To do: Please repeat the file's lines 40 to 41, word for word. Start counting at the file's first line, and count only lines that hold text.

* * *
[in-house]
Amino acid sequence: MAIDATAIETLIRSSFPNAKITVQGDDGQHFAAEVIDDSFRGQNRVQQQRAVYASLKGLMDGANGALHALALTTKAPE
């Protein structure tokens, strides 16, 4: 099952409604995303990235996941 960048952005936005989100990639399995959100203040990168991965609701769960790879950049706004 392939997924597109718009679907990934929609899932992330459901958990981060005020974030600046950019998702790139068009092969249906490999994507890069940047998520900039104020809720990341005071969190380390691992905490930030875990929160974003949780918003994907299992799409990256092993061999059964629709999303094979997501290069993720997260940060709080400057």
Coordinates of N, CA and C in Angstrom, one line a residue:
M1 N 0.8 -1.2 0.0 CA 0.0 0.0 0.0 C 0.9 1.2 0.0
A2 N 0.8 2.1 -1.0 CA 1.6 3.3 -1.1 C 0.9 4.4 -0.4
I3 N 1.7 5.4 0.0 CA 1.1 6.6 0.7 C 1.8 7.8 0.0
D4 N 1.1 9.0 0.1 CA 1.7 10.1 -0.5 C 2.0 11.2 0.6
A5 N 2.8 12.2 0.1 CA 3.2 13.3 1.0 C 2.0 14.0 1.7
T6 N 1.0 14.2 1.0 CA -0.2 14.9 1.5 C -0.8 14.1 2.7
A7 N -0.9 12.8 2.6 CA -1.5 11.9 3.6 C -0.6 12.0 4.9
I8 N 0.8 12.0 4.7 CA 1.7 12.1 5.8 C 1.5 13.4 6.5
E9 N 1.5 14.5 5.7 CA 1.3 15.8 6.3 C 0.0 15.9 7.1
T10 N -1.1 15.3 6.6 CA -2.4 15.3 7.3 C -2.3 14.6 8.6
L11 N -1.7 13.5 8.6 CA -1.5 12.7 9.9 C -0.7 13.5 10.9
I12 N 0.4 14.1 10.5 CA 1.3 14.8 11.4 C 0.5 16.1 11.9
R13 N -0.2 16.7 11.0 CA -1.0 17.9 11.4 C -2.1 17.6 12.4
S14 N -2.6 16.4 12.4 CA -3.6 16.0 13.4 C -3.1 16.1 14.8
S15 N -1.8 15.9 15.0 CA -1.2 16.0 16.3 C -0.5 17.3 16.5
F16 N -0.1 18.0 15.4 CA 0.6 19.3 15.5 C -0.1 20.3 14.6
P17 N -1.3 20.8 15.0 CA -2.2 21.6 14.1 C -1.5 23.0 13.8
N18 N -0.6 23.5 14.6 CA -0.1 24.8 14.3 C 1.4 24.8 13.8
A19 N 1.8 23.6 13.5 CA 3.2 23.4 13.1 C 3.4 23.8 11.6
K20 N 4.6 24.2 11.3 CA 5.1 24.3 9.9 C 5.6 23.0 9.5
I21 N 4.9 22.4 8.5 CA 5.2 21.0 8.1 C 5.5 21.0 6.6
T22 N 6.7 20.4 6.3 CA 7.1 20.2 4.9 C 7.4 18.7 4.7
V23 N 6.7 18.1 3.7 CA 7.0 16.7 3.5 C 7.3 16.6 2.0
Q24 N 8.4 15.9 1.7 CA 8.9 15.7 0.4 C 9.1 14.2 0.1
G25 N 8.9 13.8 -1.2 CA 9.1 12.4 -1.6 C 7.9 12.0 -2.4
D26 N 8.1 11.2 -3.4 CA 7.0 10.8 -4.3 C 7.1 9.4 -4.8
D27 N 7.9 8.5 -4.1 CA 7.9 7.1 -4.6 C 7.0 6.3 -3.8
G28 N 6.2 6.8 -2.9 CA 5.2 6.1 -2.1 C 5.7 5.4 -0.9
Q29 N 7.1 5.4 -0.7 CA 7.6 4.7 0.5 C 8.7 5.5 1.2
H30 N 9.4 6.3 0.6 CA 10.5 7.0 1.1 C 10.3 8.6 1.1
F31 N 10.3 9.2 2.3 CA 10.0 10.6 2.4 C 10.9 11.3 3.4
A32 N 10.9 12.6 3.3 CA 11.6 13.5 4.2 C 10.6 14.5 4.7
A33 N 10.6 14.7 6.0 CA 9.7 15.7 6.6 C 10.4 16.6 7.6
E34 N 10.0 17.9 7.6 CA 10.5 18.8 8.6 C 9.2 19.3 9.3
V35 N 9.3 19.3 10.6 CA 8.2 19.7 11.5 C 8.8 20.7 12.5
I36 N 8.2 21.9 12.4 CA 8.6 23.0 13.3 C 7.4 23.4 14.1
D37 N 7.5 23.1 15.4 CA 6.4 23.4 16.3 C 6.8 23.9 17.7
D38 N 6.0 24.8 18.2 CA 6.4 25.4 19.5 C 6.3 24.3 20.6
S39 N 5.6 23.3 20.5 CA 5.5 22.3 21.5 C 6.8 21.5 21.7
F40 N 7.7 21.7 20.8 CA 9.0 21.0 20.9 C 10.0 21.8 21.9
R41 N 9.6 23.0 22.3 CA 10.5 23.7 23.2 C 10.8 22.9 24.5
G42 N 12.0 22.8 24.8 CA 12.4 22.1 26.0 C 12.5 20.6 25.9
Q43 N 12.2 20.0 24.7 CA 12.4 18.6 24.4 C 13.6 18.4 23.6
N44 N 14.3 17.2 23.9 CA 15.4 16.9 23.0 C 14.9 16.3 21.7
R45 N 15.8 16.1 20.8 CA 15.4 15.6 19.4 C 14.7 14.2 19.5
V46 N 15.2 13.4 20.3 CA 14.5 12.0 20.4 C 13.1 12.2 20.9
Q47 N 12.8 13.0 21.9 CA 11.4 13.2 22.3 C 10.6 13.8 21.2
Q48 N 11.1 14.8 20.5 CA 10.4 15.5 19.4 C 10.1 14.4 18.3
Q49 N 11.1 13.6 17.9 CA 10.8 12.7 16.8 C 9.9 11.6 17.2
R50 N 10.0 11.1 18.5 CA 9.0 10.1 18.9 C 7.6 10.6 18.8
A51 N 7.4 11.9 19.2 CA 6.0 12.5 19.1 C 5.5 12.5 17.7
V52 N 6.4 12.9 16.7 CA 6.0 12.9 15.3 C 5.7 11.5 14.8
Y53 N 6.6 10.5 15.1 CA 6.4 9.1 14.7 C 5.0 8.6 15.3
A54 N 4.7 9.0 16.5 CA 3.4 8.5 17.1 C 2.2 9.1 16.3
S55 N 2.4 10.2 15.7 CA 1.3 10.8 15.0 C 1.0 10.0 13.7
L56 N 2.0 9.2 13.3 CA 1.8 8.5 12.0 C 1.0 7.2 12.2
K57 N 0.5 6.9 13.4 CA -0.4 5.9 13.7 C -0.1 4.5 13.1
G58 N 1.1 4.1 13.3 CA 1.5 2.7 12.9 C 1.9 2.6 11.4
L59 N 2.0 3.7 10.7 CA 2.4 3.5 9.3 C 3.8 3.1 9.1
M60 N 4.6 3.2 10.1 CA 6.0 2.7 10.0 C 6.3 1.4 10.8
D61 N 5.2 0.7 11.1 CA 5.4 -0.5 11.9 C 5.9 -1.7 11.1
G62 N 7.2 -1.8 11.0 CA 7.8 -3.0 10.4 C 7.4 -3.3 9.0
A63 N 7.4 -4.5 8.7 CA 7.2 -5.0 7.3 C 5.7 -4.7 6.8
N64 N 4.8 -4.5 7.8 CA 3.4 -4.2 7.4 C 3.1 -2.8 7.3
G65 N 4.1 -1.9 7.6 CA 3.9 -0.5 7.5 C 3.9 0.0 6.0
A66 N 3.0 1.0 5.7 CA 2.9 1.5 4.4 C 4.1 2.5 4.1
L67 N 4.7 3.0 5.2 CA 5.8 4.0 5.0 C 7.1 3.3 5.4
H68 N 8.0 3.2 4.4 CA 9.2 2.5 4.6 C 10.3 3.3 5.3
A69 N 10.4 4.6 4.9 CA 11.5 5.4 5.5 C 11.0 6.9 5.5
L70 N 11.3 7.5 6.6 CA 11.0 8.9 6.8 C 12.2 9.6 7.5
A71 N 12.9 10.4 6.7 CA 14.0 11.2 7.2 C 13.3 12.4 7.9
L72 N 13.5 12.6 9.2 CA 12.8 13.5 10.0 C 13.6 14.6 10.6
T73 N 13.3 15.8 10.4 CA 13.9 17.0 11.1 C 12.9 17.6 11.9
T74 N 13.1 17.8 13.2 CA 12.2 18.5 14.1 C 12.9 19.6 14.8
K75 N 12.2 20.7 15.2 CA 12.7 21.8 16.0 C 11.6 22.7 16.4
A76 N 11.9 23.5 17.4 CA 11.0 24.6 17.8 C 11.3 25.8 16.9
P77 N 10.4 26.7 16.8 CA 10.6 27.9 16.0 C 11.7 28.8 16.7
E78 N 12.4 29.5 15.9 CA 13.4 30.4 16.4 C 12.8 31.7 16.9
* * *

I36 N 8.2 21.9 12.4 CA 8.6 23.0 13.3 C 7.4 23.4 14.1
D37 N 7.5 23.1 15.4 CA 6.4 23.4 16.3 C 6.8 23.9 17.7